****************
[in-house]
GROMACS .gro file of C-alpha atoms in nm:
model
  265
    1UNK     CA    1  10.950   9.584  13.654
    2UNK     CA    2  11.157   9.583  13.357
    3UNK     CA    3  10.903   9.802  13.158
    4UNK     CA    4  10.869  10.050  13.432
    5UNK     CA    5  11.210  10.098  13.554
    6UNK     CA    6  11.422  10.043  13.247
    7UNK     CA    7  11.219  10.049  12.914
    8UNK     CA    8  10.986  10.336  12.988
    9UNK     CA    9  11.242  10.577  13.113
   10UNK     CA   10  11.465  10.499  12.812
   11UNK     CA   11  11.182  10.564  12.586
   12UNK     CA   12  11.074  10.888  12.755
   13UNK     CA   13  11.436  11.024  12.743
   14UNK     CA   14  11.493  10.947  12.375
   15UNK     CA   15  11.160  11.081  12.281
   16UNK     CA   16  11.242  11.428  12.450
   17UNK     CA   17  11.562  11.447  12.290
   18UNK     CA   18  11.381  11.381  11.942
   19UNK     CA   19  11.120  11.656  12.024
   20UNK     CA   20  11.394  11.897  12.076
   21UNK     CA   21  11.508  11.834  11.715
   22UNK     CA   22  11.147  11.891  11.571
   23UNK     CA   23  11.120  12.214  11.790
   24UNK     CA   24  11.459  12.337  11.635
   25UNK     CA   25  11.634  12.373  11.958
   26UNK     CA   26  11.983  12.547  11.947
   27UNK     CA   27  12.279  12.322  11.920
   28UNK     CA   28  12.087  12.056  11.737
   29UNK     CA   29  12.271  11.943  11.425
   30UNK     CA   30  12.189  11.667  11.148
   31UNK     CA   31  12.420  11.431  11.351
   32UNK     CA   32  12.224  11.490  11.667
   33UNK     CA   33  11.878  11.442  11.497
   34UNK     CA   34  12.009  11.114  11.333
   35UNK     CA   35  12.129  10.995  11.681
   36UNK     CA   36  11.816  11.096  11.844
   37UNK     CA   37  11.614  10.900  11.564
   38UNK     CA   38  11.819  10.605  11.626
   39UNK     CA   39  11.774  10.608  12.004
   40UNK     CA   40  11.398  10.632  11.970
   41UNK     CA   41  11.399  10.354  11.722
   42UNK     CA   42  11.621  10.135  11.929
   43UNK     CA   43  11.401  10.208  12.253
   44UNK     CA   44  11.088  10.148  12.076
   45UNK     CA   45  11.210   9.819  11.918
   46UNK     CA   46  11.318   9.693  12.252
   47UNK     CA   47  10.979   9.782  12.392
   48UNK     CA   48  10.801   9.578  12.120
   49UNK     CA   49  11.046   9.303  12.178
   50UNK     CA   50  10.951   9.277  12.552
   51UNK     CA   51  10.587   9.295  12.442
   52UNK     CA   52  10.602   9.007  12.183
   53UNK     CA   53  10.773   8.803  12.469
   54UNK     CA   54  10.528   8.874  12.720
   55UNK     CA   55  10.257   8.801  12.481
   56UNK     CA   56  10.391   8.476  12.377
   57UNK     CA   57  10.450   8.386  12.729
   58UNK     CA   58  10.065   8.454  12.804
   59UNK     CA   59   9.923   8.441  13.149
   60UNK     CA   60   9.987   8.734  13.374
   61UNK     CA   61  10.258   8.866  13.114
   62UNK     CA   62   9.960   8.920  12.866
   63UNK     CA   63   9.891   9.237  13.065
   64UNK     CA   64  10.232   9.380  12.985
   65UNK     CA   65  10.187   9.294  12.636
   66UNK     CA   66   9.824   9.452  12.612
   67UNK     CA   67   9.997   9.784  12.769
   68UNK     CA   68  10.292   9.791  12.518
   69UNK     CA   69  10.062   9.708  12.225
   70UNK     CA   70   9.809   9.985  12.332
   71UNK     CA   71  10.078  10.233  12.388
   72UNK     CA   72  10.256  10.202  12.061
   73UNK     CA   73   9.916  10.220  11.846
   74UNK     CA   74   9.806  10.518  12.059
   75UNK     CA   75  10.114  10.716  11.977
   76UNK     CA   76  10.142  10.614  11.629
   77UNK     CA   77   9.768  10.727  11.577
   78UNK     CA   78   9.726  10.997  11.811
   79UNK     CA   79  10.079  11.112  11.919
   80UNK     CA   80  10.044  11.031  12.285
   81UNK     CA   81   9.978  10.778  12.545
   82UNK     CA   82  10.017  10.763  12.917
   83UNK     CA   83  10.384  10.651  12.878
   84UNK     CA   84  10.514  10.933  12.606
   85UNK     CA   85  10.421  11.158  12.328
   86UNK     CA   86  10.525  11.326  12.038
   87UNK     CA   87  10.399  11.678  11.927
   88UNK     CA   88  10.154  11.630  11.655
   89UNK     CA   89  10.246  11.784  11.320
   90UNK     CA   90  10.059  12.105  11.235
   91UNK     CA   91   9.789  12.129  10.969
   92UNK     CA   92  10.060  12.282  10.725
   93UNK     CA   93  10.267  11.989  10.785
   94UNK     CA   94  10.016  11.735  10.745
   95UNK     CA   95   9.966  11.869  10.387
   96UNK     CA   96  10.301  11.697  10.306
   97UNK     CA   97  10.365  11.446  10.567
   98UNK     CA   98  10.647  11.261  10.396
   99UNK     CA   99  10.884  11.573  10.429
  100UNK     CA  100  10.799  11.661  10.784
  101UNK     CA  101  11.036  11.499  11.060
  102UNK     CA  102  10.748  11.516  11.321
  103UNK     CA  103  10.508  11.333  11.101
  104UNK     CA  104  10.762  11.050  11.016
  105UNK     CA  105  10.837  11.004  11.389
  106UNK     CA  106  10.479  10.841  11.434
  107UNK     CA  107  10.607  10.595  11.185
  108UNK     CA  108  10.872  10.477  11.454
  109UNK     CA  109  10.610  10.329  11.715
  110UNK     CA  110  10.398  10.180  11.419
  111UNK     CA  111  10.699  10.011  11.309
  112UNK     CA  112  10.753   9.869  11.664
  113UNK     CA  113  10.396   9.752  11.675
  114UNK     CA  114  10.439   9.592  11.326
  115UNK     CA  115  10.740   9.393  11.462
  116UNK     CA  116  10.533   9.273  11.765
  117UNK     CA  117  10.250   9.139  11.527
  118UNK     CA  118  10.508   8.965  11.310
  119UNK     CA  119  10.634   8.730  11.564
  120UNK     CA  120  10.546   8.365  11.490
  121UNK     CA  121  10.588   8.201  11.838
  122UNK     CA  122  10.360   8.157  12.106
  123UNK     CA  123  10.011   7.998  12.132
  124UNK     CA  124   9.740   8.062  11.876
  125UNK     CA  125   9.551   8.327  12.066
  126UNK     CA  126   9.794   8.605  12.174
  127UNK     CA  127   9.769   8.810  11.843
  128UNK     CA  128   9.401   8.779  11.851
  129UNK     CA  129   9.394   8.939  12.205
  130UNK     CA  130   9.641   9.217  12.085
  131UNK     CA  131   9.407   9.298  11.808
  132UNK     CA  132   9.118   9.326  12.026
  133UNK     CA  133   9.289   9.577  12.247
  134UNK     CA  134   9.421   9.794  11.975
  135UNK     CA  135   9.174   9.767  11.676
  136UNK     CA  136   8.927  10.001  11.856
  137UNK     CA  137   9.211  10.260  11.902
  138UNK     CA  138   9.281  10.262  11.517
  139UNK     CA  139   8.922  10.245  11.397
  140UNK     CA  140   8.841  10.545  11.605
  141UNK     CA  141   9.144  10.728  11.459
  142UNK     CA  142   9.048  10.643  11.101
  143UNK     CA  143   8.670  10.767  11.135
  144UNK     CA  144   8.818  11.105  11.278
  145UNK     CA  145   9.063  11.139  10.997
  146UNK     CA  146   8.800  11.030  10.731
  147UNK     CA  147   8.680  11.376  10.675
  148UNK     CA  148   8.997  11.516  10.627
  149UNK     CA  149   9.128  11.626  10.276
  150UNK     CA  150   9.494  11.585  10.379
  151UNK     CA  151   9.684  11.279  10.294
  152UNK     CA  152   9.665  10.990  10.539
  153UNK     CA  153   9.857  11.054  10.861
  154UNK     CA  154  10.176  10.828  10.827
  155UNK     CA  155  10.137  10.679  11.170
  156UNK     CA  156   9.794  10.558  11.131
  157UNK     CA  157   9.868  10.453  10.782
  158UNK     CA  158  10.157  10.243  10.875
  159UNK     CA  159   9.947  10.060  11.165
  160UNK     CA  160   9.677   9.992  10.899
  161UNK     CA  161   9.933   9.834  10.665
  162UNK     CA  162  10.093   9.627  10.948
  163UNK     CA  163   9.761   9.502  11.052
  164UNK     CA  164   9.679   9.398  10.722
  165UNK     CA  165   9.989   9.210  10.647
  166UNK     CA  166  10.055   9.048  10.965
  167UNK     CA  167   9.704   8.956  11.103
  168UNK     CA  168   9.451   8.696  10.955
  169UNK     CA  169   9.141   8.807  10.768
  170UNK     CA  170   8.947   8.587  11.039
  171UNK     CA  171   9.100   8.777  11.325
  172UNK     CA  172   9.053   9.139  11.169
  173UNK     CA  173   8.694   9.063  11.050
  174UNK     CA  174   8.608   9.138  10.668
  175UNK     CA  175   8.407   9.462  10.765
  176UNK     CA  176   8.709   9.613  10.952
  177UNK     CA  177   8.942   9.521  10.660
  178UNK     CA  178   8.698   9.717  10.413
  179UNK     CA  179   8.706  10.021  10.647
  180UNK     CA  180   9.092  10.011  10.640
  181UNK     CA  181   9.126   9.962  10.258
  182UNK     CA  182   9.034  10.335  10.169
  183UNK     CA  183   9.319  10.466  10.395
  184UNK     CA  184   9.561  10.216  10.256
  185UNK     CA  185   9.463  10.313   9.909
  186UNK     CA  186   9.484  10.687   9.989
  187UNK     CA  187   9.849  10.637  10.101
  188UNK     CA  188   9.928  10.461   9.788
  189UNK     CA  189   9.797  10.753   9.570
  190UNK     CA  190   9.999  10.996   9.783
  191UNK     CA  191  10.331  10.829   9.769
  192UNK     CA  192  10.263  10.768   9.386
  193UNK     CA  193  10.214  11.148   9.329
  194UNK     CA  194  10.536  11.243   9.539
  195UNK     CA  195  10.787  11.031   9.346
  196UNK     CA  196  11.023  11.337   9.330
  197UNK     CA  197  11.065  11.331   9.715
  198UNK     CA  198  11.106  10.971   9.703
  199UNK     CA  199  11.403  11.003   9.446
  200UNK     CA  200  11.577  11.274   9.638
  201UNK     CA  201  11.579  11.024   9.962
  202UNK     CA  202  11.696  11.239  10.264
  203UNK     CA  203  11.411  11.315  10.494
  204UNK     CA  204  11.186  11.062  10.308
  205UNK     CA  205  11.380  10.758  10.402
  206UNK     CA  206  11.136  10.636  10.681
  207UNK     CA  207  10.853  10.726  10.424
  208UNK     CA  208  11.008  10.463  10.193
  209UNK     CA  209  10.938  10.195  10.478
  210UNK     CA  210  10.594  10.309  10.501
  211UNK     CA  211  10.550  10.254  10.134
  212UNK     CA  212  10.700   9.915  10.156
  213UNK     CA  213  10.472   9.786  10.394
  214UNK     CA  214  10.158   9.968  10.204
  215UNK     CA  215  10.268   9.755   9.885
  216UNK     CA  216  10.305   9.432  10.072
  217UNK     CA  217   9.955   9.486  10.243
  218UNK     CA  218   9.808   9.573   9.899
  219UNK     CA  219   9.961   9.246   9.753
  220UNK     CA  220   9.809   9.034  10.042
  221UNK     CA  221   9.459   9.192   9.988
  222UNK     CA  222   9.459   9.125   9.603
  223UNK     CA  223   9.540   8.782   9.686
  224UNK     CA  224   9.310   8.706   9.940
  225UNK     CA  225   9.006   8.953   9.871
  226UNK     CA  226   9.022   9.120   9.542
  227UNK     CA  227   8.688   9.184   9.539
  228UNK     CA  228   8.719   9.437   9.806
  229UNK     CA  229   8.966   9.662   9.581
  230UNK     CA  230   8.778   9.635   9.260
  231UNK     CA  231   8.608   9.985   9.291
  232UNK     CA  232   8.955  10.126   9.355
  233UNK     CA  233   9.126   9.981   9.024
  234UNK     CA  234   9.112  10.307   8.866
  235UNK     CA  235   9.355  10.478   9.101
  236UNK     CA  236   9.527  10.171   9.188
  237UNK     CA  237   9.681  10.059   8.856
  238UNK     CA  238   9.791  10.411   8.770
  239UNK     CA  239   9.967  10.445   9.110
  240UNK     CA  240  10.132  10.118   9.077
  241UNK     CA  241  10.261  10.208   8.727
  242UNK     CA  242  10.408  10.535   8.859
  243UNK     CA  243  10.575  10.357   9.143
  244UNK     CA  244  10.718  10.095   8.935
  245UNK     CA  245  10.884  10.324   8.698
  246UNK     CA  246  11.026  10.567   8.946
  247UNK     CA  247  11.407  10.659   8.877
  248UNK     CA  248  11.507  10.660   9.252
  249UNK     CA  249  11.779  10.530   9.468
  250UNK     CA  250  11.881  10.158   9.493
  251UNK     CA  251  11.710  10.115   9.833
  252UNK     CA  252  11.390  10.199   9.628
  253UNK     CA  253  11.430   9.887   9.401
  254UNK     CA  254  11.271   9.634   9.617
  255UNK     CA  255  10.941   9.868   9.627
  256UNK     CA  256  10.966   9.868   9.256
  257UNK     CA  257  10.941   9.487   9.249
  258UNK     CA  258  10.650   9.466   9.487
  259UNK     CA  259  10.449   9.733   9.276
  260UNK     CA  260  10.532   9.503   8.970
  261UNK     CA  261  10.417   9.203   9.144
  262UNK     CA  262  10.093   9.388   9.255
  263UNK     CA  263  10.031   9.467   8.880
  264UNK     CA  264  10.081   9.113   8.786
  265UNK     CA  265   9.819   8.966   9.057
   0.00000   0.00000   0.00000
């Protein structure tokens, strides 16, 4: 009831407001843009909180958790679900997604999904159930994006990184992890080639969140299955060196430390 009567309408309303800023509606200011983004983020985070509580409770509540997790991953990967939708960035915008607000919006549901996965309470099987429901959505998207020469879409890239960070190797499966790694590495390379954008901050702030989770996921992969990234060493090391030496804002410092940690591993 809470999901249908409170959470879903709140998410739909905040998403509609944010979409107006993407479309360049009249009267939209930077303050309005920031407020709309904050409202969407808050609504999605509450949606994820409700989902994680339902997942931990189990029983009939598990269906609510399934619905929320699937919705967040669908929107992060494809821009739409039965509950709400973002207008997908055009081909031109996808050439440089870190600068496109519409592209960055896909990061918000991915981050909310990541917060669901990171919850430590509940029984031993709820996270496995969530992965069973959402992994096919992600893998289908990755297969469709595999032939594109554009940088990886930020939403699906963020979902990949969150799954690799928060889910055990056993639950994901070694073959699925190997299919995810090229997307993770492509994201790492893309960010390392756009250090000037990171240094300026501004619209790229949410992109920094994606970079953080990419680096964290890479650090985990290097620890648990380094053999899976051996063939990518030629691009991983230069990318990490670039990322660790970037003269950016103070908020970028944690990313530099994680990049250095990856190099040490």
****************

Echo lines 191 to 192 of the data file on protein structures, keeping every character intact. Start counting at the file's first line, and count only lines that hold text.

  187UNK     CA  187   9.849  10.637  10.101
  188UNK     CA  188   9.928  10.461   9.788